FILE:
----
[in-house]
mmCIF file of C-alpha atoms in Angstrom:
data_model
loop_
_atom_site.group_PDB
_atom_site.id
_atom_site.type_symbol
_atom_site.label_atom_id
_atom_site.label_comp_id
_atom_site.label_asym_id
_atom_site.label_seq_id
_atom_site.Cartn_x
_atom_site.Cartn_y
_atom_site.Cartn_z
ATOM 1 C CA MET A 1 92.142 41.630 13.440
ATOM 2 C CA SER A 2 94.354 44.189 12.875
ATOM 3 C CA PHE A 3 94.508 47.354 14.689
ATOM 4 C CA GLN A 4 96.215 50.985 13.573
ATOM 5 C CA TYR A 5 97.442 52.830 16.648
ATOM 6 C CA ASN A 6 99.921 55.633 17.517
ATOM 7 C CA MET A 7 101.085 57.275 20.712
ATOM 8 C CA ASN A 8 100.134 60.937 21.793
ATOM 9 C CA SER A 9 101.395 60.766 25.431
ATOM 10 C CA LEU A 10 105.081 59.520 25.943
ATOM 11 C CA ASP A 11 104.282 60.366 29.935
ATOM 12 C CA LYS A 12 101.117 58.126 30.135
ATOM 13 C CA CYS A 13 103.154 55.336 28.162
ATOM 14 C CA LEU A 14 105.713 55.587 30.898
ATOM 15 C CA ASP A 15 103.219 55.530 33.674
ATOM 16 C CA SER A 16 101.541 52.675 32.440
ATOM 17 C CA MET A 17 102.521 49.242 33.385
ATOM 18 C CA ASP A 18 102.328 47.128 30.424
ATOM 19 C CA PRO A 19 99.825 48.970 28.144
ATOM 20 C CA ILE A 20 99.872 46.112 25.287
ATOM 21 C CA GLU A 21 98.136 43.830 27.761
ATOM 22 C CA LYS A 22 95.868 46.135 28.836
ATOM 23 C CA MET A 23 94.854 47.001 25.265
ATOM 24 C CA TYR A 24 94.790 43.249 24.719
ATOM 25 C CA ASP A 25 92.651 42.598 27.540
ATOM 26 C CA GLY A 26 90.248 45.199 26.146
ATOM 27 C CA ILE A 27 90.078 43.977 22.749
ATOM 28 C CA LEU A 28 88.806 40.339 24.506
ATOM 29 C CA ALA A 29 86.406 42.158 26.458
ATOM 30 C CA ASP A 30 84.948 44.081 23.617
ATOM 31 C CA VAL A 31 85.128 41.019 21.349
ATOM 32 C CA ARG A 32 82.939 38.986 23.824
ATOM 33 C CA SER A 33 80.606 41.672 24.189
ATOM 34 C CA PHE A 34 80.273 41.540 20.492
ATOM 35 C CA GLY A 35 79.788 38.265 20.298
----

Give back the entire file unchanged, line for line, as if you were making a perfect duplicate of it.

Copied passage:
[in-house]
mmCIF file of C-alpha atoms in Angstrom:
data_model
loop_
_atom_site.group_PDB
_atom_site.id
_atom_site.type_symbol
_atom_site.label_atom_id
_atom_site.label_comp_id
_atom_site.label_asym_id
_atom_site.label_seq_id
_atom_site.Cartn_x
_atom_site.Cartn_y
_atom_site.Cartn_z
ATOM 1 C CA MET A 1 92.142 41.630 13.440
ATOM 2 C CA SER A 2 94.354 44.189 12.875
ATOM 3 C CA PHE A 3 94.508 47.354 14.689
ATOM 4 C CA GLN A 4 96.215 50.985 13.573
ATOM 5 C CA TYR A 5 97.442 52.830 16.648
ATOM 6 C CA ASN A 6 99.921 55.633 17.517
ATOM 7 C CA MET A 7 101.085 57.275 20.712
ATOM 8 C CA ASN A 8 100.134 60.937 21.793
ATOM 9 C CA SER A 9 101.395 60.766 25.431
ATOM 10 C CA LEU A 10 105.081 59.520 25.943
ATOM 11 C CA ASP A 11 104.282 60.366 29.935
ATOM 12 C CA LYS A 12 101.117 58.126 30.135
ATOM 13 C CA CYS A 13 103.154 55.336 28.162
ATOM 14 C CA LEU A 14 105.713 55.587 30.898
ATOM 15 C CA ASP A 15 103.219 55.530 33.674
ATOM 16 C CA SER A 16 101.541 52.675 32.440
ATOM 17 C CA MET A 17 102.521 49.242 33.385
ATOM 18 C CA ASP A 18 102.328 47.128 30.424
ATOM 19 C CA PRO A 19 99.825 48.970 28.144
ATOM 20 C CA ILE A 20 99.872 46.112 25.287
ATOM 21 C CA GLU A 21 98.136 43.830 27.761
ATOM 22 C CA LYS A 22 95.868 46.135 28.836
ATOM 23 C CA MET A 23 94.854 47.001 25.265
ATOM 24 C CA TYR A 24 94.790 43.249 24.719
ATOM 25 C CA ASP A 25 92.651 42.598 27.540
ATOM 26 C CA GLY A 26 90.248 45.199 26.146
ATOM 27 C CA ILE A 27 90.078 43.977 22.749
ATOM 28 C CA LEU A 28 88.806 40.339 24.506
ATOM 29 C CA ALA A 29 86.406 42.158 26.458
ATOM 30 C CA ASP A 30 84.948 44.081 23.617
ATOM 31 C CA VAL A 31 85.128 41.019 21.349
ATOM 32 C CA ARG A 32 82.939 38.986 23.824
ATOM 33 C CA SER A 33 80.606 41.672 24.189
ATOM 34 C CA PHE A 34 80.273 41.540 20.492
ATOM 35 C CA GLY A 35 79.788 38.265 20.298